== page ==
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Connecticut River special: “Season of Secrets”

Posted by on 04 Aug 2010 | Tagged as: alewives, American shad, Atlantic salmon, Bellows Falls Fishway, blueback herring, Connecticut River, Connecticut River Atlantic Salmon Commission, Conte, CRASC, federal trust fish, Politics, salmon, Salmon eggs, salmon hatchery, Uncategorized, USFWS, Vernon Dam Fishway, Walpole

Connecticut River special: “Season of Secrets” with writer Karl Meyer, airs Wednesday, August 4, at 5:30 pm, on Local Bias:  www.gctv.org

(this local Greenfield cable show can be downloaded after tonight’s show, please share the link!)

Greenfield, MA.  August 4, 2010.  Environmental journalist and author Karl Meyer spent this spring and summer blogging and following the Connecticut River’s migratory fish runs, by bicycle, from Long Island Sound at Old Saybrook, CT  to Bellows Falls, VT and North Walpole, NH (www.karlmeyerwriting.com )  This was a follow-up to Meyer’s “Turners Falls Turnaround” in the March 2009 edition of Sanctuary Magazine.  Meyer spends a half hour with GCTV’s “Local-Bias” Host Drew Hutchinson talking about this year’s fish run and the secrecy and cover-ups shrouding the Connecticut River migratory fish restoration–on both the corporate and public agency levels.  Topics include:

  • Salmon farming: a river’s ecological pyramid stood on its head
  • An extinct hybrid at $300,000 per fish in public funds
  • Northfield Mountain-Turners Falls pumped storage operations grind to a halt for an entire migration season and fish passage at Turners Falls skyrockets 800%–from an average of 2000 American shad annually, to nearly 16,000 this spring
  • A year’s worth of American shad at Turners Falls disappears from the record
  • How FirstLight’s Northfield Mountain operations and impacts on river ecology and fish runs remain hidden from the public
  • Fisheries commissioners and Turners Falls Conte Lab scientists fail to respond with science to the most profound experiment handed to them in decades, i.e: What does the Connecticut River and fish passage at Turners Falls look like without Northfield Mountain pumped storage effecting river flows and levels?

“Season of Secrets,” airs Wednesday, August 4, at 5:30 pm; and repeats on Thursday and Friday August 5 & 6, at 9 pm.  The program repeats in those time slots the week of August 8th, and will be available for download on the video on demand page at gctv.org.

American Pastime

Posted by on 27 Feb 2008 | Tagged as: Politics

                                                        © 2008 Karl Meyer

American Pastime

On this February morning there was drama in the United States Congress. Two powerful men thought to have deceived the American people for most of a decade were answering questions. There were references to wire tapping and intimidation to keep crimes hidden. Personal information had been leaked to impugn credibility. The story was riveting: hubris, bedroom secrets; the let down of the next generation of kids.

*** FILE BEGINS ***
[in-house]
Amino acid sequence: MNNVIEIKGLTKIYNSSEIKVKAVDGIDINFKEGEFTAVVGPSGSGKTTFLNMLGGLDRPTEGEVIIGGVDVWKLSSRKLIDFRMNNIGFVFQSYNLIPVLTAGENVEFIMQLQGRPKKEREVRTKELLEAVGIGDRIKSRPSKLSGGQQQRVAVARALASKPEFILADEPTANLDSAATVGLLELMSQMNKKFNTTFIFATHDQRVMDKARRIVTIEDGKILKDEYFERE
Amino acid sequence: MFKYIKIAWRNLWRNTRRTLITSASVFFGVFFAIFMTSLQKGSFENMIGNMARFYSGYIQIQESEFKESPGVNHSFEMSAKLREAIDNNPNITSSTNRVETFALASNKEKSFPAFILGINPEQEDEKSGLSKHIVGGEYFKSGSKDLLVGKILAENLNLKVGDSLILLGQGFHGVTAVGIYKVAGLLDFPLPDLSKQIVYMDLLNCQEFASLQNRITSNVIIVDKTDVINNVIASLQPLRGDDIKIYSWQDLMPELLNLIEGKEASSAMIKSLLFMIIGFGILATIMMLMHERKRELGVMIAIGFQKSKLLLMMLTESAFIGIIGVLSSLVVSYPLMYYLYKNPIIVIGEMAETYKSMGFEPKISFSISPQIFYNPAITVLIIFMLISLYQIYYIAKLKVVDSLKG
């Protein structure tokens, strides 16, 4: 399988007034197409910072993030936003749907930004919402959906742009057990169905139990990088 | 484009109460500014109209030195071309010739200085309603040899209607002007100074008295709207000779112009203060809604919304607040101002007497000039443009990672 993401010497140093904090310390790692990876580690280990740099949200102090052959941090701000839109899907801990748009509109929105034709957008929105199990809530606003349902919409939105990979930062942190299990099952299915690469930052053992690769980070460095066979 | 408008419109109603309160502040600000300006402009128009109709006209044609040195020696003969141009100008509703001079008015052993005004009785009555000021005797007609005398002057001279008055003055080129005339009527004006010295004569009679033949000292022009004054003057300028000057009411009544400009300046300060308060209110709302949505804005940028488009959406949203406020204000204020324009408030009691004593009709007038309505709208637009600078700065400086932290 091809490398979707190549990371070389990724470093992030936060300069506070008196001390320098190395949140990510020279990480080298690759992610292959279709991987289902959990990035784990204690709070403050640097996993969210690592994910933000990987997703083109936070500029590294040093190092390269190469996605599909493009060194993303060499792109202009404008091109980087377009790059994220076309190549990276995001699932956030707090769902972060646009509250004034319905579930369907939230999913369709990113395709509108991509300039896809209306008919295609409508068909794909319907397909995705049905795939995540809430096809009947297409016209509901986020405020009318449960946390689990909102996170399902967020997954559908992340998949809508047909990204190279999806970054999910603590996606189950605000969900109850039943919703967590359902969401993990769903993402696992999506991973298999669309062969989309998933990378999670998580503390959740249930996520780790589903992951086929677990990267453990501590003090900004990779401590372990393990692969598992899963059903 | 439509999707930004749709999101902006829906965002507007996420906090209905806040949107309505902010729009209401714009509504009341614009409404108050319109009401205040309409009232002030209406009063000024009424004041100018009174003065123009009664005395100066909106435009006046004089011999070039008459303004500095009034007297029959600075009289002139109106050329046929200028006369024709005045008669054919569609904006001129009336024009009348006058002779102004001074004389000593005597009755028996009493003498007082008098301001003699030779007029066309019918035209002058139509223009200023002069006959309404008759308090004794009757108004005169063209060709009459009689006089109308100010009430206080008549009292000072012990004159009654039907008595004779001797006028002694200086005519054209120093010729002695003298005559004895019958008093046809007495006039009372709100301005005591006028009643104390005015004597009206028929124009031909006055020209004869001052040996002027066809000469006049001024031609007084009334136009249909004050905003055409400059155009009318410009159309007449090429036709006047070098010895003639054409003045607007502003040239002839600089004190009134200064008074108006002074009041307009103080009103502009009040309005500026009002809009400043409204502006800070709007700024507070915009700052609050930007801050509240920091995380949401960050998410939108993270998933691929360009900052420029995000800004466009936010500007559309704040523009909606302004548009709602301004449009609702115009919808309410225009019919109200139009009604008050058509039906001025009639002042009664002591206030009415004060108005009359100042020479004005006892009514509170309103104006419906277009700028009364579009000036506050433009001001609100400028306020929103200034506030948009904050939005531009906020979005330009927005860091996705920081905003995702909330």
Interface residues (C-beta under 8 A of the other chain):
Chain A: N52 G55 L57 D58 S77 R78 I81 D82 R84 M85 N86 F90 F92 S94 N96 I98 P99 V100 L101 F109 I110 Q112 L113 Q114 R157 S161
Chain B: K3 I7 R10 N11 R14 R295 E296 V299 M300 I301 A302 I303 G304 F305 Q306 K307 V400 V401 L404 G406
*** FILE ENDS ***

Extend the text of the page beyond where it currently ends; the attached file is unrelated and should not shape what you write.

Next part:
It was a story of power and ego; lots of money involved. One party rallied around the powerful man as a god. The other assaulted his testimony as if they were bringing down the Bastille. Hushed talk began circulating of a presidential pardon. This was terrific theatre, but hardly of a high order—sports-entertainment and drugs, the stuff America invests its soul in. The testimony of a baseball player and his trainer rang out in homes across the country.

But as the time of spring training neared my fantasies went way beyond baseball. I dreamt Congress was sending blistering line drives and punishing grounders at the two highest officers of the land—hard ball questions that offered no cover. Stand and catch the ball, or let it go by–on a level playing field, in full view of the American people. Whack: what about weapons of mass destruction? Whack: what about leaked names? Bang: what about soldiers, civilians, sacrificed? Bam: what about water boarding–what about the country’s soul, Sir?

The day’s baseball drama WAS riveting. He said–he said; he said that she said. What did he say; when did he say it? Patriotism, hard work, respect for rules, were all used to mask the ominous and building backdrop of wrong-doing. The big guy said he could not be a bad guy. It was a miss-understanding. Words were miss-spoke, miss-heard. He was a leader, in control—a decider. Something foul occurred on his watch. He’d moved swiftly to get a handle on it. Now jealous people and the media had turned on him. His reputation was at stake. His legacy. He wanted his soul back. He stood pleading before a soul-less Congress. Expectant.

# # #

Conspiracy to bird

Posted by on 08 Jan 2008 | Tagged as: Politics